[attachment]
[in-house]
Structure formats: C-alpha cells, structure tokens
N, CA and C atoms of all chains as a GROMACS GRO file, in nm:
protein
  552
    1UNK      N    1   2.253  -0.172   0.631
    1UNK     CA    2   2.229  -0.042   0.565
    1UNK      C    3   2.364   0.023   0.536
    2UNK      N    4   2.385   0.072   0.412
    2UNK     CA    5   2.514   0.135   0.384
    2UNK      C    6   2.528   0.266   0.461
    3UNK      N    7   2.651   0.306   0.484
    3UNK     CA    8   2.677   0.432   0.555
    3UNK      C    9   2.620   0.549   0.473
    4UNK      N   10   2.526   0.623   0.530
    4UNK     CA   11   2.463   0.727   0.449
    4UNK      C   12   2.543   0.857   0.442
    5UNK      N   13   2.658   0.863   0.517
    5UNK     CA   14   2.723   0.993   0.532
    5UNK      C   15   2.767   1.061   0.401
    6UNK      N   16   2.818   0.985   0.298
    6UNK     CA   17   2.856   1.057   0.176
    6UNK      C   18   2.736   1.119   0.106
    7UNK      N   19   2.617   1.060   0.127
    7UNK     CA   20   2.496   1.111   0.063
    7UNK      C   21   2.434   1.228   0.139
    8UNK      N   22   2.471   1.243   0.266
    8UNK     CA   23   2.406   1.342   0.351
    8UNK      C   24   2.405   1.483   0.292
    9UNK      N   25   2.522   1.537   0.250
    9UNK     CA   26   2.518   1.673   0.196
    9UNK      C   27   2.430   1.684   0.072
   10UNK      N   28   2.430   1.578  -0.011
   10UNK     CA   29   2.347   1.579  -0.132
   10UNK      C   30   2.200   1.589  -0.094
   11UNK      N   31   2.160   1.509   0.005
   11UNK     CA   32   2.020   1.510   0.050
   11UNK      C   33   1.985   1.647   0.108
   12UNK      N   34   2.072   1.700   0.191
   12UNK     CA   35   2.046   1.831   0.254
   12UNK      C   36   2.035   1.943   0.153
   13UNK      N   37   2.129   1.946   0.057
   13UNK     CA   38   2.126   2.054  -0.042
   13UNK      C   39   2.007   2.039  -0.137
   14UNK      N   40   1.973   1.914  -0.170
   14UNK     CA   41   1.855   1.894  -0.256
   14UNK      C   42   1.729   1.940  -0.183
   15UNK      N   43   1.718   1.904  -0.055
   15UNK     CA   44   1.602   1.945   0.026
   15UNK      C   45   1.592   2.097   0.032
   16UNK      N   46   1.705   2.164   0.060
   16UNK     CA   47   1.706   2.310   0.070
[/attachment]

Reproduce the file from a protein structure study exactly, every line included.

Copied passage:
[in-house]
Structure formats: C-alpha cells, structure tokens
N, CA and C atoms of all chains as a GROMACS GRO file, in nm:
protein
  552
    1UNK      N    1   2.253  -0.172   0.631
    1UNK     CA    2   2.229  -0.042   0.565
    1UNK      C    3   2.364   0.023   0.536
    2UNK      N    4   2.385   0.072   0.412
    2UNK     CA    5   2.514   0.135   0.384
    2UNK      C    6   2.528   0.266   0.461
    3UNK      N    7   2.651   0.306   0.484
    3UNK     CA    8   2.677   0.432   0.555
    3UNK      C    9   2.620   0.549   0.473
    4UNK      N   10   2.526   0.623   0.530
    4UNK     CA   11   2.463   0.727   0.449
    4UNK      C   12   2.543   0.857   0.442
    5UNK      N   13   2.658   0.863   0.517
    5UNK     CA   14   2.723   0.993   0.532
    5UNK      C   15   2.767   1.061   0.401
    6UNK      N   16   2.818   0.985   0.298
    6UNK     CA   17   2.856   1.057   0.176
    6UNK      C   18   2.736   1.119   0.106
    7UNK      N   19   2.617   1.060   0.127
    7UNK     CA   20   2.496   1.111   0.063
    7UNK      C   21   2.434   1.228   0.139
    8UNK      N   22   2.471   1.243   0.266
    8UNK     CA   23   2.406   1.342   0.351
    8UNK      C   24   2.405   1.483   0.292
    9UNK      N   25   2.522   1.537   0.250
    9UNK     CA   26   2.518   1.673   0.196
    9UNK      C   27   2.430   1.684   0.072
   10UNK      N   28   2.430   1.578  -0.011
   10UNK     CA   29   2.347   1.579  -0.132
   10UNK      C   30   2.200   1.589  -0.094
   11UNK      N   31   2.160   1.509   0.005
   11UNK     CA   32   2.020   1.510   0.050
   11UNK      C   33   1.985   1.647   0.108
   12UNK      N   34   2.072   1.700   0.191
   12UNK     CA   35   2.046   1.831   0.254
   12UNK      C   36   2.035   1.943   0.153
   13UNK      N   37   2.129   1.946   0.057
   13UNK     CA   38   2.126   2.054  -0.042
   13UNK      C   39   2.007   2.039  -0.137
   14UNK      N   40   1.973   1.914  -0.170
   14UNK     CA   41   1.855   1.894  -0.256
   14UNK      C   42   1.729   1.940  -0.183
   15UNK      N   43   1.718   1.904  -0.055
   15UNK     CA   44   1.602   1.945   0.026
   15UNK      C   45   1.592   2.097   0.032
   16UNK      N   46   1.705   2.164   0.060
   16UNK     CA   47   1.706   2.310   0.070